At the turn of the 20th century, the National Hospital had only been established for a couple of decades. In a series of upcoming blogs we’re going to be looking back at some of the earliest case notes and the doctors’ fascinating write-ups about these neurological conditions. These documents are a potent reminder of The National’s legacy of ground-breaking research and treatment which continues to the current day.
My story is about beating the odds, learning to walk again and raising over £10,000 for the charity which supports the National Hospital. I feel so incredibly lucky as it could have ended so differently.
It all started in May 2007 when I suddenly had severe headaches one weekend. When they didn’t stop I saw my GP who said I had acute sinusitis. But when I was at work a few days later, I started to feel dizzy and shaky. An ambulance was called and I was rushed to hospital, where scans revealed I had a brain tumour. The night the hospital told me I was in complete shock, it was the last thing I could have imagined !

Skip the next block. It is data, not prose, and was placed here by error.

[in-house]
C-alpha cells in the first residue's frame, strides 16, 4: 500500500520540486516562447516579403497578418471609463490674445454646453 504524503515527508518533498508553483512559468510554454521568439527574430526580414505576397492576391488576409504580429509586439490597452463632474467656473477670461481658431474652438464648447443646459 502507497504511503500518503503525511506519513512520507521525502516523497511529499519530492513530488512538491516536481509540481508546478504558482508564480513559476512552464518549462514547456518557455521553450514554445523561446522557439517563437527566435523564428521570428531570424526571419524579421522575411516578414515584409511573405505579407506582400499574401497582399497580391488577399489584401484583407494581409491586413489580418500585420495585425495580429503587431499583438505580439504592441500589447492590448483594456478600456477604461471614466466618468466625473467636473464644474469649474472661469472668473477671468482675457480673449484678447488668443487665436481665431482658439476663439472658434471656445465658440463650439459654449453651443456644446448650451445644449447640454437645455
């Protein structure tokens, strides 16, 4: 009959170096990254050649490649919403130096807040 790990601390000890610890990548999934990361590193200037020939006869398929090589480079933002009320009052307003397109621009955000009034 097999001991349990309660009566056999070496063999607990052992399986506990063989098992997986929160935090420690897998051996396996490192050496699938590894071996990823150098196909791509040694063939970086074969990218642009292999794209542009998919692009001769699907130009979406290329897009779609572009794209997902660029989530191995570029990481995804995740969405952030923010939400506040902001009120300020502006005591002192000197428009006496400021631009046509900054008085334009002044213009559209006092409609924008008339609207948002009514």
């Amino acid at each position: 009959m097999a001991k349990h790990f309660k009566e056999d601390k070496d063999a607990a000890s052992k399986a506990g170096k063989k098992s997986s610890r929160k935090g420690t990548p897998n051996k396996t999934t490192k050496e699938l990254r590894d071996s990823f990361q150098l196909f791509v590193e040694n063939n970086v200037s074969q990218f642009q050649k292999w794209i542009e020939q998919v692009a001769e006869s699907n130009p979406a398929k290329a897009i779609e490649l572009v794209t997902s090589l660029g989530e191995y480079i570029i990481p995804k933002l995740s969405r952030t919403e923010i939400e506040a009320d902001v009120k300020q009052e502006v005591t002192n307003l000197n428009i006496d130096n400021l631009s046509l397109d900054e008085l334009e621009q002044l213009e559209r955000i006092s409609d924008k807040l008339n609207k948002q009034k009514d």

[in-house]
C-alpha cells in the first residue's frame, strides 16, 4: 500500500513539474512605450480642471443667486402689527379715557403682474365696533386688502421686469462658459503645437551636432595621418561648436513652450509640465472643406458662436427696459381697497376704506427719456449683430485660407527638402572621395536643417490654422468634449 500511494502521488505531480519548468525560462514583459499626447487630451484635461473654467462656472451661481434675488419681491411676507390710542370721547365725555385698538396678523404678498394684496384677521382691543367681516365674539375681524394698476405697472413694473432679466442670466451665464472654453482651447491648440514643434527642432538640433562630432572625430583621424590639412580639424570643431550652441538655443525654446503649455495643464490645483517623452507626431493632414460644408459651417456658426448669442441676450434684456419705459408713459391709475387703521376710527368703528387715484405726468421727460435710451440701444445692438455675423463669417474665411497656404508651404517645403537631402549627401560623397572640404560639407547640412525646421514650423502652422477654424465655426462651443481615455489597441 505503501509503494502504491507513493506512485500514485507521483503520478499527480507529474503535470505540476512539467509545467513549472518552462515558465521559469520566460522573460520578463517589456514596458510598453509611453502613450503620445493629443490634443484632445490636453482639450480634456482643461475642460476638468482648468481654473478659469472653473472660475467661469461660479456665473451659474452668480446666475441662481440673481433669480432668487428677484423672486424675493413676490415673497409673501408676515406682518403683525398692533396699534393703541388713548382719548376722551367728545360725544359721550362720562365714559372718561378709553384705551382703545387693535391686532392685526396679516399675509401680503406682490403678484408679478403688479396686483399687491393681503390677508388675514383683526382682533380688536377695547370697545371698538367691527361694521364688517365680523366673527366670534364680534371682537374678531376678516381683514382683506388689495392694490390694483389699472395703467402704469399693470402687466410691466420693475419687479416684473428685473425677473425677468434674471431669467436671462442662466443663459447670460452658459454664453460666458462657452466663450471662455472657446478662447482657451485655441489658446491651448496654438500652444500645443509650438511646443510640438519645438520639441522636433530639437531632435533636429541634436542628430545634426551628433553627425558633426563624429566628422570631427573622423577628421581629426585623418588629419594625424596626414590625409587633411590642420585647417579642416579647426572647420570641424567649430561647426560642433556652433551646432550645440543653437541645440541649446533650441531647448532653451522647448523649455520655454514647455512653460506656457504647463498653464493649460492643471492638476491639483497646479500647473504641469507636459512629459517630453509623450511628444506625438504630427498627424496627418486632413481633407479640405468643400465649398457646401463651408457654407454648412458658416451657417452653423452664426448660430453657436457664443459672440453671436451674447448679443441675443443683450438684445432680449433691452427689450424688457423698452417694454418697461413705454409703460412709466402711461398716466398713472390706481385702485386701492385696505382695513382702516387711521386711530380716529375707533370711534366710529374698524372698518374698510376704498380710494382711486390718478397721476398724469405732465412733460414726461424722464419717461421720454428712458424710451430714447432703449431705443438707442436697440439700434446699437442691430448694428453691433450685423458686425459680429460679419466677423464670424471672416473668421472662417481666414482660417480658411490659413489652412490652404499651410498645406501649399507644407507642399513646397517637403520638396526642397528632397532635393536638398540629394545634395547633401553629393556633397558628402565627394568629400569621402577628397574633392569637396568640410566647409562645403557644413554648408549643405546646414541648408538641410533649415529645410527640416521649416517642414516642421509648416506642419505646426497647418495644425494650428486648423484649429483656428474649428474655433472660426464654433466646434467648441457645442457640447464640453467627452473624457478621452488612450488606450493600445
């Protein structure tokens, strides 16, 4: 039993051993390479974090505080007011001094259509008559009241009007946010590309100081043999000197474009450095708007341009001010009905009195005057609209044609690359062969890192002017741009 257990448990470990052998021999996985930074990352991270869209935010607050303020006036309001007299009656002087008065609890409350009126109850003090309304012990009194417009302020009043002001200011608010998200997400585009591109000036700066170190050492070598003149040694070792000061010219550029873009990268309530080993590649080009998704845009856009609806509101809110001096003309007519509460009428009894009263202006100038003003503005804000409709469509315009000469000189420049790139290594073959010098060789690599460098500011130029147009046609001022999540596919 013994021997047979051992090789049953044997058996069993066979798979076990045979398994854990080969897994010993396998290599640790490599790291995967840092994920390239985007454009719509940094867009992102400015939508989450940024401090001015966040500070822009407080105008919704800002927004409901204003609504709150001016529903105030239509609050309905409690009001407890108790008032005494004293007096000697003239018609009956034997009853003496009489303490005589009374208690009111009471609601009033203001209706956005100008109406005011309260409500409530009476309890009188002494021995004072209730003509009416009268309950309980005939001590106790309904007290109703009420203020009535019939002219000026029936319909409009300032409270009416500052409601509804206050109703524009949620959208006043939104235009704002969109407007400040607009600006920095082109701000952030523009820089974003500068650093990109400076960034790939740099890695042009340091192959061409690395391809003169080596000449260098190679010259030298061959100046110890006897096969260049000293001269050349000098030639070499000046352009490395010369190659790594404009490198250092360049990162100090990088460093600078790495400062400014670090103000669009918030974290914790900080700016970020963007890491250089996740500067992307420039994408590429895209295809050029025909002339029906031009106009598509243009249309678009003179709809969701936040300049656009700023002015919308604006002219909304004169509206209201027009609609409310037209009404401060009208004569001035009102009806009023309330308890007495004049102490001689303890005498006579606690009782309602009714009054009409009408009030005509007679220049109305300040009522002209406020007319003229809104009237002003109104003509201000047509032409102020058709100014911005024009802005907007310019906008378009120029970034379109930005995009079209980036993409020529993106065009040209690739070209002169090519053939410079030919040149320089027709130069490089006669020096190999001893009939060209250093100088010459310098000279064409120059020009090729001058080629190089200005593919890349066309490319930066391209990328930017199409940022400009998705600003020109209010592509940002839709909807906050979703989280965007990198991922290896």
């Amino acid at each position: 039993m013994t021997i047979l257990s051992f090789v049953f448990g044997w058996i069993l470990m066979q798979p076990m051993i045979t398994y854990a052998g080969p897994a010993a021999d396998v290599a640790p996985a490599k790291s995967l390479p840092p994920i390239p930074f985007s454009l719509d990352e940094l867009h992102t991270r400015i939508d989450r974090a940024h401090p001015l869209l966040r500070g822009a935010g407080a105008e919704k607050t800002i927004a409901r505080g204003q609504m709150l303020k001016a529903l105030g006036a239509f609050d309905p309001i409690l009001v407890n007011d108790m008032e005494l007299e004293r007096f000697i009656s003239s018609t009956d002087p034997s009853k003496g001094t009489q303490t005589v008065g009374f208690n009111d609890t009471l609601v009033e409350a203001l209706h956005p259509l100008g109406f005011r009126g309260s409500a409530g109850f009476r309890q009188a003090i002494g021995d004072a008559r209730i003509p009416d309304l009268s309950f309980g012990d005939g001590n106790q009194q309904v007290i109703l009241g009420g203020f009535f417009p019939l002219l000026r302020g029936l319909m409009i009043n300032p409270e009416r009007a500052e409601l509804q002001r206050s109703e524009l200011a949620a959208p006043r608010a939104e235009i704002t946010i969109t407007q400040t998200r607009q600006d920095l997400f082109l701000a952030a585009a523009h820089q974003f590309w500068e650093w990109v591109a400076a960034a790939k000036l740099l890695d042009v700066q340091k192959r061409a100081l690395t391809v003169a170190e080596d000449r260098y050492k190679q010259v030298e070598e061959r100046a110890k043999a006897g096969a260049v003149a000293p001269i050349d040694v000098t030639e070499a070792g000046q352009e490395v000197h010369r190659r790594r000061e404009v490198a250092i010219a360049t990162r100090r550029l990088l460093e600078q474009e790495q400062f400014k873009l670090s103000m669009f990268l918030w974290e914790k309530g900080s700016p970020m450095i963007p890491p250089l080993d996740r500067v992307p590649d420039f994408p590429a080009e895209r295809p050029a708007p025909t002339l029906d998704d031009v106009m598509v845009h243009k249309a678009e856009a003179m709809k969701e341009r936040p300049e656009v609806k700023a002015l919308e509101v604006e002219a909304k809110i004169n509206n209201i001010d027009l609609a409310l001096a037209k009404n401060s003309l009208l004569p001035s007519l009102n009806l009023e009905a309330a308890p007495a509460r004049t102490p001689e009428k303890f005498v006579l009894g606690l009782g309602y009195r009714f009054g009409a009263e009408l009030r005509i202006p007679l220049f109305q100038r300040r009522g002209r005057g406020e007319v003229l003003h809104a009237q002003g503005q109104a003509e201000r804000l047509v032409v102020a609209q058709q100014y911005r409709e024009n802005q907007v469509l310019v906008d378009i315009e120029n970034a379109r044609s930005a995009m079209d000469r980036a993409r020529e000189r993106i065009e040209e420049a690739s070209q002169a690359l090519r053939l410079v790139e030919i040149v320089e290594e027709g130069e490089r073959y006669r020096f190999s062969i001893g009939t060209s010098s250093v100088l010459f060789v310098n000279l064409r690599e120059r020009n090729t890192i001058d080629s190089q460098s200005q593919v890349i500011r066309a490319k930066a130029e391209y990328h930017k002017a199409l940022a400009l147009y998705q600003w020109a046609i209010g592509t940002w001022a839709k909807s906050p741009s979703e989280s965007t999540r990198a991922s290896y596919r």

It is estimated that 1 in every 500 people in the UK are affected by Parkinson’s disease.
For those affected by this neurological condition, it becomes incredibly important to try and find an effective way to control (and, to the extent possible, reduce) the symptoms of Parkinson’s disease and the huge impact it has upon their daily lives.
To kick off the new year, we are starting a brand new series of blogs. Each month you’ll get to meet a patient, a member of hospital staff or a supporter of the charity. They’ll be telling us their story and why they spend their time and energy supporting us. Read more
It is with great sadness that we announce that our chairman, Christopher Sporborg CBE, passed away at his daughter’s home on 2 January following a short illness. Read more